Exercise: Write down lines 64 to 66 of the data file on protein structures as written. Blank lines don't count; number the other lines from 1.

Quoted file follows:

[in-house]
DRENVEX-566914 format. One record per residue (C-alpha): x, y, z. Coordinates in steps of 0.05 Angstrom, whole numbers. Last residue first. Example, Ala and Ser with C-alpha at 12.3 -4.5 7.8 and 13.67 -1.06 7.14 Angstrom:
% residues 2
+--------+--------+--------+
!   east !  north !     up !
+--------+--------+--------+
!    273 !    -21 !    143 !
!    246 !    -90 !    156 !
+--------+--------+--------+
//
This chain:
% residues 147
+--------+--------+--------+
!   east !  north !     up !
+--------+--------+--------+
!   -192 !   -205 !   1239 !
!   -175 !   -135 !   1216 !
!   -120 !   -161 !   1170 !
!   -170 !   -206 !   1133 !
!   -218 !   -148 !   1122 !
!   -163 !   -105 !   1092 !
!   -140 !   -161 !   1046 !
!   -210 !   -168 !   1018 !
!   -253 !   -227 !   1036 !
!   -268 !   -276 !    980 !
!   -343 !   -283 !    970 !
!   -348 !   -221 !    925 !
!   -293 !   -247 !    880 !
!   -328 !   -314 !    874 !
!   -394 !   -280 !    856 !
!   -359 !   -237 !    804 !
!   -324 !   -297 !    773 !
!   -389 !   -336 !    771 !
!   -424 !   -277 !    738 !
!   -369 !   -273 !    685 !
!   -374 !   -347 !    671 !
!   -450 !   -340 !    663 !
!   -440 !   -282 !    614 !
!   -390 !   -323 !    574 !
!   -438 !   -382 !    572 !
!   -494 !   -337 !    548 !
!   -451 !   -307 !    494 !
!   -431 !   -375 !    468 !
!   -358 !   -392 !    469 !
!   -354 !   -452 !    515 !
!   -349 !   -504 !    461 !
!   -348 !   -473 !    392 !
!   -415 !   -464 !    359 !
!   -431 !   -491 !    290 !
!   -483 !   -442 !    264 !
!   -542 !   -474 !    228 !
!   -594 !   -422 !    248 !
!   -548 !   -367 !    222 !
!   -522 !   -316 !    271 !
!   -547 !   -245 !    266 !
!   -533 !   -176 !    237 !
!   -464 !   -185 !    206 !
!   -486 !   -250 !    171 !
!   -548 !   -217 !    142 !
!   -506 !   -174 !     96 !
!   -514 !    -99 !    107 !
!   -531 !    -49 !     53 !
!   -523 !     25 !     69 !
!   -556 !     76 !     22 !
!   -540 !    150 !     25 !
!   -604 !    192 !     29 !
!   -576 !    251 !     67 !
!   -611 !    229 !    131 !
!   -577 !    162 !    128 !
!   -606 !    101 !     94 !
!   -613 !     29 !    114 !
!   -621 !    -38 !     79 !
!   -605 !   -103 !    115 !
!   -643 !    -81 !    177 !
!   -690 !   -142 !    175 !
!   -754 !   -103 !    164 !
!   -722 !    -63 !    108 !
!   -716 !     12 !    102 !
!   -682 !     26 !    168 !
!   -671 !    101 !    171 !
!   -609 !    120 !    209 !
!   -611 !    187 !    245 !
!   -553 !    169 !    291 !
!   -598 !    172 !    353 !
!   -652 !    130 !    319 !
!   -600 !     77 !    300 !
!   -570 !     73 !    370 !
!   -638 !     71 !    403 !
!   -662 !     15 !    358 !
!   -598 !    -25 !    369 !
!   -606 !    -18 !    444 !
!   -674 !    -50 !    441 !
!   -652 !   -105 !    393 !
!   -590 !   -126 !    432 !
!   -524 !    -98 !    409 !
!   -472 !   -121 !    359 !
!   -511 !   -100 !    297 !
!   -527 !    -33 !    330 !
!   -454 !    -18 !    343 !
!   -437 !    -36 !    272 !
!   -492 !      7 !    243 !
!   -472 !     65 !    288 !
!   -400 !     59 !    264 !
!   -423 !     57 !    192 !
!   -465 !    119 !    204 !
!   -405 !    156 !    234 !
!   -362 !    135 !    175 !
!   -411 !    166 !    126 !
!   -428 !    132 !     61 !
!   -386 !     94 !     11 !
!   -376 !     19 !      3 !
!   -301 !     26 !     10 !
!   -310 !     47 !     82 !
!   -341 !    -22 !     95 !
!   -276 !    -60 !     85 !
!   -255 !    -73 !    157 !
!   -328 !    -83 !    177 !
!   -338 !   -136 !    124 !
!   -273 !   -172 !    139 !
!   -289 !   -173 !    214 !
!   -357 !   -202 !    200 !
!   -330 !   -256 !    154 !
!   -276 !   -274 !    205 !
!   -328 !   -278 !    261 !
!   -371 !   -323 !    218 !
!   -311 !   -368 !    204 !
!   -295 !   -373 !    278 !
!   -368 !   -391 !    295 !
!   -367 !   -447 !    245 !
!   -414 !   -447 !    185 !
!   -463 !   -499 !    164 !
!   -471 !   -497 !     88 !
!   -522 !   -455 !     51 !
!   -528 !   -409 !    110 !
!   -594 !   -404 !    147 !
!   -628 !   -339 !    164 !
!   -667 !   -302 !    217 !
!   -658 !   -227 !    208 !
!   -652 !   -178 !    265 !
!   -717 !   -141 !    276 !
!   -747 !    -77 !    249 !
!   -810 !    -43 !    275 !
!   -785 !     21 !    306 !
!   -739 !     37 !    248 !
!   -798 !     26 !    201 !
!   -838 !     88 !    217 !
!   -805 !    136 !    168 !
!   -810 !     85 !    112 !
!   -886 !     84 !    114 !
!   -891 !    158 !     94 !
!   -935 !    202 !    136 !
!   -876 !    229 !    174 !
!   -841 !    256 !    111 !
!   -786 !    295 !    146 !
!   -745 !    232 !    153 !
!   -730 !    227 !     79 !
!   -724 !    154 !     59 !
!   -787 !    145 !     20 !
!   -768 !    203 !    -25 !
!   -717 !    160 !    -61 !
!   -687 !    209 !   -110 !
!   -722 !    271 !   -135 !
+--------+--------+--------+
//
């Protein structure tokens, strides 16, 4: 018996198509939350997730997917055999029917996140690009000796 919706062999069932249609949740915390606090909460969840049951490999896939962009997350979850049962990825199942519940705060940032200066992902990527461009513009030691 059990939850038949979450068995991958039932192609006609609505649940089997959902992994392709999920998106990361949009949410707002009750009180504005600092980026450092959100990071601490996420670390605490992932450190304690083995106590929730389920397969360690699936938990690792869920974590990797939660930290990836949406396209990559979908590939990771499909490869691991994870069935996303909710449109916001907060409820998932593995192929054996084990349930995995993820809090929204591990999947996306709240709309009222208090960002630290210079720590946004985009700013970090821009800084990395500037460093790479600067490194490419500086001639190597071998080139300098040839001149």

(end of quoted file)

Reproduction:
!   -556 !     76 !     22 !
!   -540 !    150 !     25 !
!   -604 !    192 !     29 !